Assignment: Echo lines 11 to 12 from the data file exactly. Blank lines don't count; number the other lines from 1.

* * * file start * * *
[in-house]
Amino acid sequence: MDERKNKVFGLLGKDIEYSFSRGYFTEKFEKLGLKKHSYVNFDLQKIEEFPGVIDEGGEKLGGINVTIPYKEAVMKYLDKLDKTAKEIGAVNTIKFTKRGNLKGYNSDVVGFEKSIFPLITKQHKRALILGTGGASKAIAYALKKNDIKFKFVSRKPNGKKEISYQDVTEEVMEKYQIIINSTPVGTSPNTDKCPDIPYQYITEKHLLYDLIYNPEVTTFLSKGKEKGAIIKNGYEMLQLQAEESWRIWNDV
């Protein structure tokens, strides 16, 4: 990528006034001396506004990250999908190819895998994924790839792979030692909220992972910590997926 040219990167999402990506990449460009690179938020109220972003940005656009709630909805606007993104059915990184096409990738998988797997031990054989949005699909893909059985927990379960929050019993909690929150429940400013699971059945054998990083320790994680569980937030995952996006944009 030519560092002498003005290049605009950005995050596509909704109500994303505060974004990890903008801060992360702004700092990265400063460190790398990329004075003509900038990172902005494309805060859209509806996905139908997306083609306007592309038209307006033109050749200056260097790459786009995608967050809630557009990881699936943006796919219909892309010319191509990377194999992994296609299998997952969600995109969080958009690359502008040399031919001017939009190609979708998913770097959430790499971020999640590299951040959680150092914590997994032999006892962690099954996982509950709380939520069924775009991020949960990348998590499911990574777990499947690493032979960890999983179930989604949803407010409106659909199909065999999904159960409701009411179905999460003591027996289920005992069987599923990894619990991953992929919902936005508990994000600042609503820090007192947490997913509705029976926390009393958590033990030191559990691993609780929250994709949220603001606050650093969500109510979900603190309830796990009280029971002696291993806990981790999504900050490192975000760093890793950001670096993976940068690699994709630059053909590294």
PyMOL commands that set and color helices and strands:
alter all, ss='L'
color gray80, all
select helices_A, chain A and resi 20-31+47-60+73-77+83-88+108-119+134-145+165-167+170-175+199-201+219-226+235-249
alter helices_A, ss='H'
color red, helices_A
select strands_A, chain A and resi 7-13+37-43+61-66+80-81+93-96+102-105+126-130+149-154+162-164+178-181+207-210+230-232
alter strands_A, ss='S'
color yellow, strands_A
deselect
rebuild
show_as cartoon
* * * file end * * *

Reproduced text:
alter strands_A, ss='S'
color yellow, strands_A